Chapter 11: Answers to Questions and Problems
a. Since E = EF = EM, .
a. P = $60, Q = 4, and profits = 4($60 – $20) = $160.
b. Charge the maximum price on the demand curve starting at $100 down to $20 for each infinitesimal unit up to Q = 8 units. Profits are 8($100 – $20)(.5) = $320.
c. Charge a fixed fee of $320 and a per-unit charge of $20 per unit to earn total profits of $320.
d. Create a package of 8 units and sell the package for $480. Total profits are $320.
a. Second-degree price discrimination.
b. You will make three sales and earn $8 in profit on the first sale ($16 - $8) and $8 in profit on the last two sales (2($12 - $8)) for a total profit of $16.
c. Total profits under perfect price discrimination are $8 + $6 + $4 + $2 + $0 = $20, so this strategy would lead to an extra $4. You could instead calculate the area of the triangle under demand and above the MC/AC curve to get 5(0.5(18-8)) = $25. This formula would be correct if you could sell fractions of a unit, and generally will be the same as the discrete calculation for larger sales volumes.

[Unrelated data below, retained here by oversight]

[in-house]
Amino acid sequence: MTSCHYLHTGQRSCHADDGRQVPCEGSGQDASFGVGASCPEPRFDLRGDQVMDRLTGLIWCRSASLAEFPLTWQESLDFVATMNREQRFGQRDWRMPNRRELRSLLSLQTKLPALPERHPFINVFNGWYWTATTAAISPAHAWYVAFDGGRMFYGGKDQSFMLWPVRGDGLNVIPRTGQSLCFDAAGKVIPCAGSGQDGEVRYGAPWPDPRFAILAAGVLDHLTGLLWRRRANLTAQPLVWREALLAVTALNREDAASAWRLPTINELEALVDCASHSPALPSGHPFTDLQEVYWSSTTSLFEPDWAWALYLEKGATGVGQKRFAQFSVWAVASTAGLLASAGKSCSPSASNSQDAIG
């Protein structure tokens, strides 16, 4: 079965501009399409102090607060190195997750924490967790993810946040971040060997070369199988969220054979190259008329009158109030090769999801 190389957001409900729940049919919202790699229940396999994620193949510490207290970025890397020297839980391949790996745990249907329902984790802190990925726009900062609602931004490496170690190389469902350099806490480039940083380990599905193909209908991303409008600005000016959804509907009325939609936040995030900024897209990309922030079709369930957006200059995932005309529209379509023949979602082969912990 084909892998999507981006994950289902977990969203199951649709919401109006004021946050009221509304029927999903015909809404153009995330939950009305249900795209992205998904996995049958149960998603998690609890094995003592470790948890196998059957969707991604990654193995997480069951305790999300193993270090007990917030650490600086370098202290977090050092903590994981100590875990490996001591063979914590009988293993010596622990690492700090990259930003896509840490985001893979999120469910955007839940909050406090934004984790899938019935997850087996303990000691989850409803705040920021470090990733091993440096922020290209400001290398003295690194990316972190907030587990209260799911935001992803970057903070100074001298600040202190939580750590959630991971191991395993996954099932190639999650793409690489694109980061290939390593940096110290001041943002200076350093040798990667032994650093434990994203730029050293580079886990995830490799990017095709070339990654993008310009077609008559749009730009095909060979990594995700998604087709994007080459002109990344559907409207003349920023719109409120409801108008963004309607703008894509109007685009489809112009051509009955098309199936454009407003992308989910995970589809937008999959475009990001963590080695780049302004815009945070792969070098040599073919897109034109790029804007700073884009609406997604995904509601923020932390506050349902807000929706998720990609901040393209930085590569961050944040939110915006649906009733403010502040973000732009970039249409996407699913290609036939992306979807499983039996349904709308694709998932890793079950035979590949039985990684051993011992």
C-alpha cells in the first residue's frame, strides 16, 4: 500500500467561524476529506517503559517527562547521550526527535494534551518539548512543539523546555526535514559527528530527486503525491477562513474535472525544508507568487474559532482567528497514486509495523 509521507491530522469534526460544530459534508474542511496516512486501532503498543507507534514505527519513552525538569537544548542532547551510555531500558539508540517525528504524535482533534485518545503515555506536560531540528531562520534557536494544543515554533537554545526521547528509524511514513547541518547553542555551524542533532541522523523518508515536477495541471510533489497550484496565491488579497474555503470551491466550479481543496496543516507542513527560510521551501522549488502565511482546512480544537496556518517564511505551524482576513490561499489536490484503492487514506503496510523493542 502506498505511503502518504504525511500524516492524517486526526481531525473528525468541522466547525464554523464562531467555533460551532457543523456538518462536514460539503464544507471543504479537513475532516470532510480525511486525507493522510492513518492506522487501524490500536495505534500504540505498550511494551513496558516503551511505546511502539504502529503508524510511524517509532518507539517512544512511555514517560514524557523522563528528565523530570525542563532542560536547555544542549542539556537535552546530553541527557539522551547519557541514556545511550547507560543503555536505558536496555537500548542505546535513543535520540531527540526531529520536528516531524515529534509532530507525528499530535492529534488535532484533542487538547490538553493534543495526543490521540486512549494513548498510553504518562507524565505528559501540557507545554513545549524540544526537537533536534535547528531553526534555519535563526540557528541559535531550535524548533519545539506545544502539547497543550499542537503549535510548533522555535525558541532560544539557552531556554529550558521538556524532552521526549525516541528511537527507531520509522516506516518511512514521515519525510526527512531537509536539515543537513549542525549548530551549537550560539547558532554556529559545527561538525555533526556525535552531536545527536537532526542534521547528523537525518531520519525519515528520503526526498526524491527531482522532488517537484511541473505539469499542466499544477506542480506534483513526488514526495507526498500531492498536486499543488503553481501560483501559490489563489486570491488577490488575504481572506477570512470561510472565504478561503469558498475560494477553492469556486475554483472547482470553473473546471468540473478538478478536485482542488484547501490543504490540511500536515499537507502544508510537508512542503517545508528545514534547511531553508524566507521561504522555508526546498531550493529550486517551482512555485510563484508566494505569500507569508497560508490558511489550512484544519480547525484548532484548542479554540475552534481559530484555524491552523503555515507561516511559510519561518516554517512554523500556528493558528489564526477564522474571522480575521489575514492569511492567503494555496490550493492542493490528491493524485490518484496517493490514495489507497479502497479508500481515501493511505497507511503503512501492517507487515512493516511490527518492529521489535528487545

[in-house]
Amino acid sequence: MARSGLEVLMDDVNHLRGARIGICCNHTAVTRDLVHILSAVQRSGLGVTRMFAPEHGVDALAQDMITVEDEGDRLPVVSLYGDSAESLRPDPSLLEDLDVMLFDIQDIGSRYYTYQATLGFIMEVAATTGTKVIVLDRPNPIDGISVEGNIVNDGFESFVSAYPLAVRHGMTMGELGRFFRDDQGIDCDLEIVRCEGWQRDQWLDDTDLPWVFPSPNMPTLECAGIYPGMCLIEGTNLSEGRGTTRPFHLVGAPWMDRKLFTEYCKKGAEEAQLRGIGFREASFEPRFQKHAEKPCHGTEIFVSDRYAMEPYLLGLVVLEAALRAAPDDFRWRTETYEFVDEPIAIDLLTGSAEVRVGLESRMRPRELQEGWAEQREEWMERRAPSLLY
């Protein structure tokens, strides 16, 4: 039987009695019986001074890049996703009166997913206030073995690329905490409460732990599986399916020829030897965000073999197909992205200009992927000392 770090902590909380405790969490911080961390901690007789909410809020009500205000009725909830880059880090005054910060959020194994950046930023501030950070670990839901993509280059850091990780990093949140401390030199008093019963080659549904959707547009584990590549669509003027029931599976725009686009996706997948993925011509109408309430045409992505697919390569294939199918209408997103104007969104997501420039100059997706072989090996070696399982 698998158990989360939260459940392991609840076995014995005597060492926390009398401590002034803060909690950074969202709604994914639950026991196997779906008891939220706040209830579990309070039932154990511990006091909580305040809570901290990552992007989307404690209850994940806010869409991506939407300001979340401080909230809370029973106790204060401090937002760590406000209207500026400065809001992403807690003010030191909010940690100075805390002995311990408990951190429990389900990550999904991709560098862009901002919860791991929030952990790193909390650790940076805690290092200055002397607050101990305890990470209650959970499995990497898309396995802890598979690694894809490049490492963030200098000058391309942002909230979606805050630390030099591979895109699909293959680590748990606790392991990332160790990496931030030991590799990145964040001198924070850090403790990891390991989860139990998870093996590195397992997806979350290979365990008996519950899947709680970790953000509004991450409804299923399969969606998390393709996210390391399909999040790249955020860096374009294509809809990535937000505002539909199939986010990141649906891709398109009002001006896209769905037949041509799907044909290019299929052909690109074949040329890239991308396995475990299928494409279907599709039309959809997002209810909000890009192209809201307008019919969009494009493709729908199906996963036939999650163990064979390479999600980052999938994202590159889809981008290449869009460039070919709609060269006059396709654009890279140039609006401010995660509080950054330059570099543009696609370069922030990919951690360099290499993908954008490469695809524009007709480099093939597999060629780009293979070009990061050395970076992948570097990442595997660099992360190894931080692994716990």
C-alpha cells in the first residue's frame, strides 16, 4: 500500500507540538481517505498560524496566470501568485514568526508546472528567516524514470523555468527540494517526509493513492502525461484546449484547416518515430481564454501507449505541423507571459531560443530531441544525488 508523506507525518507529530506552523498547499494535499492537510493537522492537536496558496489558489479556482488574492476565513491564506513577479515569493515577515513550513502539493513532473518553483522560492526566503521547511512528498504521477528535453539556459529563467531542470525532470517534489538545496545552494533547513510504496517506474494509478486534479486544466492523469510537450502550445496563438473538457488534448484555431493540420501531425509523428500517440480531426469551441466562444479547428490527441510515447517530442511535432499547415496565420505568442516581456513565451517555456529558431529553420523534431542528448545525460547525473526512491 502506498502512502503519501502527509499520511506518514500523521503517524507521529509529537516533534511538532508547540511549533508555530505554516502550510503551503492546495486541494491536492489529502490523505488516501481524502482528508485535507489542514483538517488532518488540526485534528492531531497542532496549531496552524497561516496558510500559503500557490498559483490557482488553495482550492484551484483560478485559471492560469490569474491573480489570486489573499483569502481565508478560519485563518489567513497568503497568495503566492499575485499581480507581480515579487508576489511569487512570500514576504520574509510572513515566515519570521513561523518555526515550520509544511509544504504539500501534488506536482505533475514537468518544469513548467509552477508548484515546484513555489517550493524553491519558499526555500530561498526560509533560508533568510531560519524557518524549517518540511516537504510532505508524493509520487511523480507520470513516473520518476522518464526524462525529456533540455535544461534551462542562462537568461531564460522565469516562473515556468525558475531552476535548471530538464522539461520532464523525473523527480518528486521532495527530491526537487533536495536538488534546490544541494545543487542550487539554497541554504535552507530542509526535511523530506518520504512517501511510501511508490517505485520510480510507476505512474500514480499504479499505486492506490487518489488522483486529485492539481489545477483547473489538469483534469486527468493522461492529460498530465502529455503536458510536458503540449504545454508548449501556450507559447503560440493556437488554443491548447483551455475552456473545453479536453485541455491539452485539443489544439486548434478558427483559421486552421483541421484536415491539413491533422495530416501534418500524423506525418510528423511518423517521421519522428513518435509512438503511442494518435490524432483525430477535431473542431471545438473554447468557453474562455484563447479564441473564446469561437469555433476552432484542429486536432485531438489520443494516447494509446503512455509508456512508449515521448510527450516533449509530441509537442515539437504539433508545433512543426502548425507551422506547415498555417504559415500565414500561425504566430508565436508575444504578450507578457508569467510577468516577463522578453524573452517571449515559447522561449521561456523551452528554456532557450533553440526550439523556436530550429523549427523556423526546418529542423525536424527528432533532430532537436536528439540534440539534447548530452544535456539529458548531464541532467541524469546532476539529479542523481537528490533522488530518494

b. Here, there are two different groups with different (and identifiable) elasticities of demand. In addition, we must be able to prevent resale between the groups.
a. Charge a per-unit fee equal of $10, which equals marginal cost. At this price, you will sell 6 units. The fixed fee then should be (250 – 10)(6)(0.5) = $720.
b. The optimal per-unit price is determined where MR = MC, or 250 - 80Q = 10. Solving yields Q = 3 units and P = $130. The profits at this output and price are ($130 - $10)(3) = $360. Thus, you earn $360 more by two-part pricing.
a. The inverse demand function is P = 160 – 2Q. Marginal cost is $100. The optimal number of units in a package is that output where price equals marginal cost. Thus we set 160 – 2Q = 100 and solve to get the optimal number of units in a package, Q = 30 units.